The long awaited Pondicherry
Oct 27, 2015
|An early start, at 6 am. Even too early for the tuktuks.
Our driver Shivan, collects us from the Kumarakom hotel. We think he slept in the car the previous night.
It is still dark in the surrounding Kumarakom villages. Men are out doing their exercise, walking along the roads, naked above the waists, adjusting their dhotis as they go.
It is noticeable that there are no women exercising.
Our travel time to Kochi airport is 2 and a half hours. We are on a domestic flight on Spicejet to Chennai - formerly Madras.
Security at the airport is tight. Males and females are separated at security, taken into a curtained booths and frisked.
Armed security guards saunter with Israeli uzis on their shoulders.
Spicejet is similar to Virgin. All organised, no problems. We pay an upgrade of $20 each to sit at the front of the plane. Our complimentary chicken sandwich is declined..................................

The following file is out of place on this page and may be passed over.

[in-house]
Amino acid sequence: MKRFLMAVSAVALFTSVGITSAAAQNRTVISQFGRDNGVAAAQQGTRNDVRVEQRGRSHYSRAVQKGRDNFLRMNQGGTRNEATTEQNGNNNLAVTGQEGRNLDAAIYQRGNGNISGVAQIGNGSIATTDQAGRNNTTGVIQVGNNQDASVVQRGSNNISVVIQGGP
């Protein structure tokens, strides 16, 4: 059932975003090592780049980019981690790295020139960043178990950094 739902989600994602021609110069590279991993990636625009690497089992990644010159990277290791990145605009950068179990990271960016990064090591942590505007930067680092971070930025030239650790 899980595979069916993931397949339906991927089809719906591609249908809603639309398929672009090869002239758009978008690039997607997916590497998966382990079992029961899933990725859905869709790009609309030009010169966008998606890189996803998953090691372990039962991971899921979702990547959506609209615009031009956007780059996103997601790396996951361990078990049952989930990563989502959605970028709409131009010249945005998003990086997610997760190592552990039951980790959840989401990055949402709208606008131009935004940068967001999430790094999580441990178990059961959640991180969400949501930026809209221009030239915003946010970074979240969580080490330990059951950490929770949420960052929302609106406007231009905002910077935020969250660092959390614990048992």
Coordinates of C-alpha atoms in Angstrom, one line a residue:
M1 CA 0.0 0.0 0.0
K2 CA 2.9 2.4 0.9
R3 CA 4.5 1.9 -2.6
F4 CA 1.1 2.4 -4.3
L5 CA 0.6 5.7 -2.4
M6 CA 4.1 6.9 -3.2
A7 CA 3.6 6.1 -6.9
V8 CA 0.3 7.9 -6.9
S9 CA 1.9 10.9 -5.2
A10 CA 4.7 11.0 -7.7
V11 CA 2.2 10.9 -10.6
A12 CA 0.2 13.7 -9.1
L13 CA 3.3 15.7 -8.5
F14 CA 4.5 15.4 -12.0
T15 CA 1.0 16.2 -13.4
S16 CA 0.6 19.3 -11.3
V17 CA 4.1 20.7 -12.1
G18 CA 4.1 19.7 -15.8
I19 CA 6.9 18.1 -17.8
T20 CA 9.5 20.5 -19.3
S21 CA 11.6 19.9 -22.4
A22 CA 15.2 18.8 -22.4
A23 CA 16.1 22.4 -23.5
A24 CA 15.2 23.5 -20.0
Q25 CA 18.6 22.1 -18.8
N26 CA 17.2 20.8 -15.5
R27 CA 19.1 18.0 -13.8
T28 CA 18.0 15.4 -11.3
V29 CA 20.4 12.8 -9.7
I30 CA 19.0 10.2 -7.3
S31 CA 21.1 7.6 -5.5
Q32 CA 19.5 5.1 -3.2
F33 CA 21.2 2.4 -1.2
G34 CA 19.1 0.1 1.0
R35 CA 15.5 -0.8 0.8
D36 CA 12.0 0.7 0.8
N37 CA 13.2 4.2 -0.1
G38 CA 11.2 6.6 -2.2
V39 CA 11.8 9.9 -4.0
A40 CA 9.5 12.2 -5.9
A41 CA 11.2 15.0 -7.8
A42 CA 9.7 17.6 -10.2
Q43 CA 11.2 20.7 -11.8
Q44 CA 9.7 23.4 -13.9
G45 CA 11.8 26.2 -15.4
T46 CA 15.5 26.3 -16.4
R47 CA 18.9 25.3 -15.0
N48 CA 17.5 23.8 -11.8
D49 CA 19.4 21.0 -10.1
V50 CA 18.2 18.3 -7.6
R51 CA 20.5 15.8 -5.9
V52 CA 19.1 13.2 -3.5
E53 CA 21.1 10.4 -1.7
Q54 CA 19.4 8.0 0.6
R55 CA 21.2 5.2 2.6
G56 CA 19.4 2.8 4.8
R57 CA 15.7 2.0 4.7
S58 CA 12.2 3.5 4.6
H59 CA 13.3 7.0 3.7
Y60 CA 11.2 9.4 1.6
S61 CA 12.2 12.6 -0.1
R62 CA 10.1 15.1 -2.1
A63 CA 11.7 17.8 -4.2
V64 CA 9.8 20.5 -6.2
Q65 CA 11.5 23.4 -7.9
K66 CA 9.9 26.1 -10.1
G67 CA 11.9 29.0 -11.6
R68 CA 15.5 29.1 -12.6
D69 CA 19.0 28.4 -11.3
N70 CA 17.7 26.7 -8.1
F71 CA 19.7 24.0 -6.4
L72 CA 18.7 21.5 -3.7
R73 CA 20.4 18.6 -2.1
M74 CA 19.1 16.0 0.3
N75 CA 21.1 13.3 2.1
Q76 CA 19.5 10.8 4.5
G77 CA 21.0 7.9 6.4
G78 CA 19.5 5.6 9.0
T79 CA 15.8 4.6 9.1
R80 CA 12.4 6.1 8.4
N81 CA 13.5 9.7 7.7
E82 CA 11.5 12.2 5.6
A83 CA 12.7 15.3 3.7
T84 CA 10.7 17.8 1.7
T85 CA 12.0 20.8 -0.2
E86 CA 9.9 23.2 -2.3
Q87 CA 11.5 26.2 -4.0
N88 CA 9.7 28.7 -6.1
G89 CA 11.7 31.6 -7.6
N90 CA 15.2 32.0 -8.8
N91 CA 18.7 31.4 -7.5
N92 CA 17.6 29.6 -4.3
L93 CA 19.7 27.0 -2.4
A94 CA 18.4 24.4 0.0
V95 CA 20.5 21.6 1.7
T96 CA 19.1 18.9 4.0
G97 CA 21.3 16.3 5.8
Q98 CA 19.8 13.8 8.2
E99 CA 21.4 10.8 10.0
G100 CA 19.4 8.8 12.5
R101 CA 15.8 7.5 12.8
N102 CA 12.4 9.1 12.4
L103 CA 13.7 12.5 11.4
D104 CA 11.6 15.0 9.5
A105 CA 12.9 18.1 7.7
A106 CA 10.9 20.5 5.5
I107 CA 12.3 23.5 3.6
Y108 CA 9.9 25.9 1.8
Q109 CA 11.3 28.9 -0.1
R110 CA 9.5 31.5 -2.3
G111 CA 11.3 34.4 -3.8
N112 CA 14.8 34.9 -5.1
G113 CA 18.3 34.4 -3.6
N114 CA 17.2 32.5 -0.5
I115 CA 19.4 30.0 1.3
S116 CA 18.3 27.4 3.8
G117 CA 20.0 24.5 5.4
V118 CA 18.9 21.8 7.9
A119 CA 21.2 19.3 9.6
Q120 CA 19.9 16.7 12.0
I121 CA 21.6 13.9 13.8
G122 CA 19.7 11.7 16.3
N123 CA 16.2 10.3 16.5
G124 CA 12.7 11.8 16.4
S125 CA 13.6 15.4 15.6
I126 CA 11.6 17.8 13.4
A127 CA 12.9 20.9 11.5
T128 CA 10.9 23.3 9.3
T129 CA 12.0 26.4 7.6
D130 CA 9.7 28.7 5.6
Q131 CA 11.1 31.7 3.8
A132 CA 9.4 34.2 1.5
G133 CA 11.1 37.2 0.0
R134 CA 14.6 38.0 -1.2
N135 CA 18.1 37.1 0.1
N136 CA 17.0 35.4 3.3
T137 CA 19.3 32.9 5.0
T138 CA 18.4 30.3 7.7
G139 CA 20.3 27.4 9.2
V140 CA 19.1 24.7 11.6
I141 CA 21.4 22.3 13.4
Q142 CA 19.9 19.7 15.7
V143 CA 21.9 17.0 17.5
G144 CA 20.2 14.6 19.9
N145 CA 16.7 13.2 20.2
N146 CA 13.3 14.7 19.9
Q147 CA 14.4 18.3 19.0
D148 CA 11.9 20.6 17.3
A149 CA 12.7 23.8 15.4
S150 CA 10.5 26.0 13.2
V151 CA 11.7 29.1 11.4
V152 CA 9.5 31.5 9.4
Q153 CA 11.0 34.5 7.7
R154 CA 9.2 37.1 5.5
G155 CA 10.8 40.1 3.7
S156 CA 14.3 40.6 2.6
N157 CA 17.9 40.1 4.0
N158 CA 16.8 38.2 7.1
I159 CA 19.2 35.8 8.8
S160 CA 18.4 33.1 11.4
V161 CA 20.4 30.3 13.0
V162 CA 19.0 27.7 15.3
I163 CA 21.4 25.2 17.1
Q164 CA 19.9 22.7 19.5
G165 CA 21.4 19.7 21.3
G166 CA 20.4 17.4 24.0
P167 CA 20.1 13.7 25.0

A quick trip across the foot of India. Bangalore sits somewhere below.
We land, and meet our new driver in this state of Tamil Nadu. His name is Kumar!
The Chennai city is frenetic, and many of the 8 million people appear to be on the streets or in crowded buses.
Kumar has to concentrate with the driving. The speed limit is now 80 kms per hour on highway 53.
He offers a coffee stop. This is a wonderful revelation. The Tamils grow great coffe here, and they also make fabulous coffee here too! A little different, where the milky coffee is so hot it is served in a little metal cup sitting in a little metal bowl. The trick is to pour the coffee from one bowl to the other to cool the coffee. It works a treat. We are happy.
Pondicherry is a 3 hour drive of 150 kms.This amazing small city is divided into two sections - French and Indian.
The French quarter has french colonial architecture, French street names, French people living there. It is quieter and cleaner. One could think they were in France, except for the vegetation.
We are staying at a hotel of 10 rooms in the Tamil quarter. It is designed on a Morrocan riad style. A central open to the sky courtyard, allowing ventilation.
The Tamil quarter is noisy, dirty and full of vibe. The food at the hotel is Tamil and great.
We venture out into the street. Too tired to negotiate the constant noisy traffic, and avoid getting hit by a motorbike or tuktuk. The tuktuks have attention seeking horns, some sounding like babies crying, others having musical tones.